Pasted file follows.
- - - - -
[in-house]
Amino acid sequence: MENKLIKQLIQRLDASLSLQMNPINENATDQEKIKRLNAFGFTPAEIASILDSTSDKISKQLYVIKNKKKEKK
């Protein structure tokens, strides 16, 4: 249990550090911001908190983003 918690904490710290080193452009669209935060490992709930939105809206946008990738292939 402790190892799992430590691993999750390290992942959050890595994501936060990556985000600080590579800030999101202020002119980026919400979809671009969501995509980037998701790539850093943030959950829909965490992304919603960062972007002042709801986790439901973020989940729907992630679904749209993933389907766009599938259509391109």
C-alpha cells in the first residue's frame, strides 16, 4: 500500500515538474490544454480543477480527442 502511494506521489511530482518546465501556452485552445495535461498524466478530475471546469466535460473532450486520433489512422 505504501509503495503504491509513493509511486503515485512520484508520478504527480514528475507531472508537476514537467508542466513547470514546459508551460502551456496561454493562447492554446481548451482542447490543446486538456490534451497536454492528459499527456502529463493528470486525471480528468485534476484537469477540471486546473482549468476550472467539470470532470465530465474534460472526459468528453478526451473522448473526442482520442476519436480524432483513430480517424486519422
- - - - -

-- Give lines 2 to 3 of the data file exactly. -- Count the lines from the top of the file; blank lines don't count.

Amino acid sequence: MENKLIKQLIQRLDASLSLQMNPINENATDQEKIKRLNAFGFTPAEIASILDSTSDKISKQLYVIKNKKKEKK
């Protein structure tokens, strides 16, 4: 249990550090911001908190983003 918690904490710290080193452009669209935060490992709930939105809206946008990738292939 402790190892799992430590691993999750390290992942959050890595994501936060990556985000600080590579800030999101202020002119980026919400979809671009969501995509980037998701790539850093943030959950829909965490992304919603960062972007002042709801986790439901973020989940729907992630679904749209993933389907766009599938259509391109």